*(I use peeled, whole, canned tomatoes and crush them between my fingers and just use more flour. I don't like the texture of the peel once the tomatoes are smashed).

Delicious yogurt dip to go with the above latkes
1/2 kilo (1 lb) strained yogurt (I use a good quality goat yogurt)
1 cucumber
4 garlic cloves (more makes it with stronger taste)
lemon juice

Grate the garlic and mix it with salt and lemon juice. Peel the cucumber, grate it and squeeze it until all its water is removed. Put the yogurt into a bowl and add the cucumber into it. Then mix the yoghurt with the mixture of grated garlic. Whiz the content until all the ingredients are well mixed. Add some oil. Yogurt dip can be served in a normal temperature but it is rather preferred cold.

Variation: substitute chopped dill for the cucumber or garlic.

Monday, October 8, 2018

Chocolate Lovers Truffle Brownies

2/3 cup light brown sugar
2/3 cup butter or margarine
1-1/3 cups all purpose flour
1 cup finely chopped pecans (optional)

Brownie layer:
8 oz. best quality semisweet or bittersweet chocolate, chopped
3/4 cup butter or margarine
1-1/2 cups sugar
2 teaspoons vanilla
4 large eggs
1 cup all-purpose flour
1/2 teaspoon salt

6 oz. best quality semisweet or bittersweet chocolate
2 tablespoons butter or margarine
1/2 cup heavy cream or nondairy creamer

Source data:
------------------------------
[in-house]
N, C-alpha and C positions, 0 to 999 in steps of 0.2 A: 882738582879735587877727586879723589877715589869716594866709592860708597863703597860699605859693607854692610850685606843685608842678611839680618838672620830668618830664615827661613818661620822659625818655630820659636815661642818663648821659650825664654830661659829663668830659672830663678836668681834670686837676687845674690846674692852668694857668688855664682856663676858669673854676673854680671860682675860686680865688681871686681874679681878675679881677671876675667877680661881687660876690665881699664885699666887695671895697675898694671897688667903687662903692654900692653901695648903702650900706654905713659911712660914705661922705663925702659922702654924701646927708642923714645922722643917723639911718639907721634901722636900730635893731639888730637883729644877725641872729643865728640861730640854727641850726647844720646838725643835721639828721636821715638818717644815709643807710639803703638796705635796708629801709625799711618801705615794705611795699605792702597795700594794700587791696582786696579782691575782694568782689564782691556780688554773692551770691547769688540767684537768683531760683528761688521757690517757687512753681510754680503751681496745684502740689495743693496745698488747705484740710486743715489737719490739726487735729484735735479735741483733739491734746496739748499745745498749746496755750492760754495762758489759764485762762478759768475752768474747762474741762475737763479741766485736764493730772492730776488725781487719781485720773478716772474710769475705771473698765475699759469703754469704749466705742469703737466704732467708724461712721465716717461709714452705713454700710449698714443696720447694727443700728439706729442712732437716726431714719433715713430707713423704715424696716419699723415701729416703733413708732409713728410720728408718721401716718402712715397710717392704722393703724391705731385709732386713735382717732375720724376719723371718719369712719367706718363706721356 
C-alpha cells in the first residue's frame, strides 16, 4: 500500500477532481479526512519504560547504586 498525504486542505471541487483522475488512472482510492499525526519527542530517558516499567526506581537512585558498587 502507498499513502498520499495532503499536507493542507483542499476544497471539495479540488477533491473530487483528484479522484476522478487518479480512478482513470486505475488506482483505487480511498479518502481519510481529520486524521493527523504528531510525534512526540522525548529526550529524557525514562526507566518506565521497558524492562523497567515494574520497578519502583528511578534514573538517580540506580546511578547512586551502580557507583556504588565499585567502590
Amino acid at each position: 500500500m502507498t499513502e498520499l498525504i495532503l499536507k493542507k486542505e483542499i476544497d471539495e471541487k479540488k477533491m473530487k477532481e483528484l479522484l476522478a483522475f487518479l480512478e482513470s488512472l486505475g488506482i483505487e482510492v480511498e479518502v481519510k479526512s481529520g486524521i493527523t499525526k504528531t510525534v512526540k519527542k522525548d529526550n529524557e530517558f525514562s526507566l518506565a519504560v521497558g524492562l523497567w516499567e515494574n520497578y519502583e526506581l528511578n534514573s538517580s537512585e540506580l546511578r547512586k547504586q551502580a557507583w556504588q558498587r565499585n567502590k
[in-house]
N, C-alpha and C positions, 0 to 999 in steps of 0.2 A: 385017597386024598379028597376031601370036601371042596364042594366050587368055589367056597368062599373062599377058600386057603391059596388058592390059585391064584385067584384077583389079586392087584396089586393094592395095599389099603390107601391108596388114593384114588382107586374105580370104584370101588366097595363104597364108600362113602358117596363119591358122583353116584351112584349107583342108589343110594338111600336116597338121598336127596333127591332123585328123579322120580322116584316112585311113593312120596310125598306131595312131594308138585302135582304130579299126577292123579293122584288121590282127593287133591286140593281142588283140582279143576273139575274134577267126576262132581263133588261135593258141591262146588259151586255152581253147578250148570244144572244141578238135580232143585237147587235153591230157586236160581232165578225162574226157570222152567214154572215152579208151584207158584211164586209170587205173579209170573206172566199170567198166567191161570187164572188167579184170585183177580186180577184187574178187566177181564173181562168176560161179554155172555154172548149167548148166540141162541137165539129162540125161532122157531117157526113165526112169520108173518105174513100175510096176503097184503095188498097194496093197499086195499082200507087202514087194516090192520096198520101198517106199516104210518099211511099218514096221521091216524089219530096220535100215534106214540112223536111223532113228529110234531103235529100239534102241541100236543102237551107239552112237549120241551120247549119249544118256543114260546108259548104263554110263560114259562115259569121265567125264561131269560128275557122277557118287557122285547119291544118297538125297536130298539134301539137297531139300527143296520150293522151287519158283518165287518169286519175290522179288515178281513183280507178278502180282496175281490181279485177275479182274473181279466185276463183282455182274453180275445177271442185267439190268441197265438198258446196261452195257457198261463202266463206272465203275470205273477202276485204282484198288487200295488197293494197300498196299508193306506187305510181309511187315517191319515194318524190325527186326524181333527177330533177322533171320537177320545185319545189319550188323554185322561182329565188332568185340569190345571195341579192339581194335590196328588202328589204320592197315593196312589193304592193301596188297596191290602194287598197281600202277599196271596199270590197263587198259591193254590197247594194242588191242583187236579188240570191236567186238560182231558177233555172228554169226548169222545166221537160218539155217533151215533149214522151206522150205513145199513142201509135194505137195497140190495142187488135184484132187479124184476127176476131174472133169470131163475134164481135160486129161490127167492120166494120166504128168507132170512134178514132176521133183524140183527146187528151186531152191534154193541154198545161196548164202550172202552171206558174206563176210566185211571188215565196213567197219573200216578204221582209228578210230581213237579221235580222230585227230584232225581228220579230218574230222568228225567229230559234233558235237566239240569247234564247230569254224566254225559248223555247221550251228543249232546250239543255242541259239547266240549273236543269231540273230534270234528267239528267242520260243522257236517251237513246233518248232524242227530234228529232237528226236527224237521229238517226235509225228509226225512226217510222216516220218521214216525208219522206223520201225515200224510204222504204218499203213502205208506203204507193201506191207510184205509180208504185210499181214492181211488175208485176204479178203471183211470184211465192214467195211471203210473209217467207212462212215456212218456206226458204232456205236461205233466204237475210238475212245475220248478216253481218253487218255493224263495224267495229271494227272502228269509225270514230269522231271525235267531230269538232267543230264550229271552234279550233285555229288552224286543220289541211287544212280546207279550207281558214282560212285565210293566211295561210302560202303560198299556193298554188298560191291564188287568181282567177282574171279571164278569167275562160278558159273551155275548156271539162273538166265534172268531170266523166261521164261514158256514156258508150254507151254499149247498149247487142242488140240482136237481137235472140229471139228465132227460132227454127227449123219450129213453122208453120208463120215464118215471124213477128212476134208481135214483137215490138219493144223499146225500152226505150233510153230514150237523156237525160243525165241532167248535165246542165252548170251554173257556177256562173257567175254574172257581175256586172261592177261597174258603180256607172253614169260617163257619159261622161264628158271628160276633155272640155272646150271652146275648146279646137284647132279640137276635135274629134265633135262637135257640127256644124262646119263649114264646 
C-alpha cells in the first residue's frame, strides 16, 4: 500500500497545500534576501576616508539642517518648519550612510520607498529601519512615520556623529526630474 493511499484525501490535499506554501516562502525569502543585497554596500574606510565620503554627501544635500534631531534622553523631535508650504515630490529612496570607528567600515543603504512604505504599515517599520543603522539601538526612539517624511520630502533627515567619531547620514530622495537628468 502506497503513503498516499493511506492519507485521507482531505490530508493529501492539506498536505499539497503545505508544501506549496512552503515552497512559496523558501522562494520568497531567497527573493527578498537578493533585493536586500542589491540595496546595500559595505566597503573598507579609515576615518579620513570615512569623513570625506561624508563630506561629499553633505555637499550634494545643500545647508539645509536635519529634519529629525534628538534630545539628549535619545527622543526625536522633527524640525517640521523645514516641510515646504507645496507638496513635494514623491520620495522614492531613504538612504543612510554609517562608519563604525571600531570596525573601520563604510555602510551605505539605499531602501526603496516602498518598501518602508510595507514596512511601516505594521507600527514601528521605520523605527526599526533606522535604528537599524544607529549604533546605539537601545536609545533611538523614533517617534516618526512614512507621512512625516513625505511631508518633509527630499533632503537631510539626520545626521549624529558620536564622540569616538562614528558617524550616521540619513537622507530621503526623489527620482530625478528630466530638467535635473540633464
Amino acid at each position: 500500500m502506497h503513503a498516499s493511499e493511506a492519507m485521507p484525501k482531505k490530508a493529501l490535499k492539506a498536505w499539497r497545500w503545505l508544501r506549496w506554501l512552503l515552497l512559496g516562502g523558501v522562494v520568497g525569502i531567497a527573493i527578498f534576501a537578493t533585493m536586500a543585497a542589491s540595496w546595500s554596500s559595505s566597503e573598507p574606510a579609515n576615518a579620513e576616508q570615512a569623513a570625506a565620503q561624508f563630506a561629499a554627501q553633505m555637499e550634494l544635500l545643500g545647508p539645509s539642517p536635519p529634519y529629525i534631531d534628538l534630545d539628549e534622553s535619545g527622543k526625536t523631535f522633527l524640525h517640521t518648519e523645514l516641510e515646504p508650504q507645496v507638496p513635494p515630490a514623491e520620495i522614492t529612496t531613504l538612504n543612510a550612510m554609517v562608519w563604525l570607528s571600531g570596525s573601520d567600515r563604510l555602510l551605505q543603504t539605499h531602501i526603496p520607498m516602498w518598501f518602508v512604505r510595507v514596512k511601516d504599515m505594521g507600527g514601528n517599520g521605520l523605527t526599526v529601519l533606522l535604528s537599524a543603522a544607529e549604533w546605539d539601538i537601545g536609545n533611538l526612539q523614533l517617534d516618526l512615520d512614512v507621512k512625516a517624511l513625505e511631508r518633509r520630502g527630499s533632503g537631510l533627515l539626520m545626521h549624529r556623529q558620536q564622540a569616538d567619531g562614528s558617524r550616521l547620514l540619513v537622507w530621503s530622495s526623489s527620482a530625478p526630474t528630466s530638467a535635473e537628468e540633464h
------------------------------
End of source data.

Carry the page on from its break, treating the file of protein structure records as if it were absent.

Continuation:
Preheat oven to 350 degrees. Grease and flour a 9"X 13" baking pan.

Cream the brown sugar and butter or margarine until light and fluffy. Slowly add flour and continue to mix until blended and smooth. Add pecans. When completely combined, press crust into bottom of prepared pan. Set aside.

Brownie Layer:
Melt the chocolate and butter in a metal bowl set over a pan of simmering water. Stirring until smooth. Remove the bowl from heat and cool 10 minutes.

Stir the cooled chocolate mixture. Whisk in the sugar, vanilla, and eggs one at a time until batter is smooth. Stir in the flour and salt until just combined.

Spread brownie batter evenly over the crust and bake in the middle of the oven until top is firm and tester inserted in center comes out clean, about 25-27 minutes. Remove from oven and place immediately into the refrigerator.

Heat all the glaze ingredients in a large metal bowl set over a saucepan of simmering water until chocolate and butter are melted and glaze is smooth. Remove from heat and cool glaze to room temperature, stirring occasionally, about 10 minutes.

Pour glaze evenly over the brownie layer and return to the refrigerator. Cut into 20 bars and serve cold. You may serve each brownie with a blackberry, raspberry, or strawberry.

Yield: 20 brownies.

Tuesday, July 24, 2018

Changing Perspective, One Smile at a Time

Years ago in high school, I had a teacher who taught a variety of subjects throughout the years. I didn't particularly like her, and it certainly wasn't helped by the fact that none of the subjects she taught held any interest for me. Oooh, shocker! Student doesn't like teacher! Oooh, bigger shocker! Student doesn't like subjects being taught!

But there's one thing she said once - and since it was a million years ago, I don't remember if this was what the lesson was about, or just something she said in passing - that really stuck with me, and I've tried really hard to carry it on throughout my life.

It doesn't cost anything to smile.

Nothing profound, nothing earth-shattering. But the words resonated with me for some reason.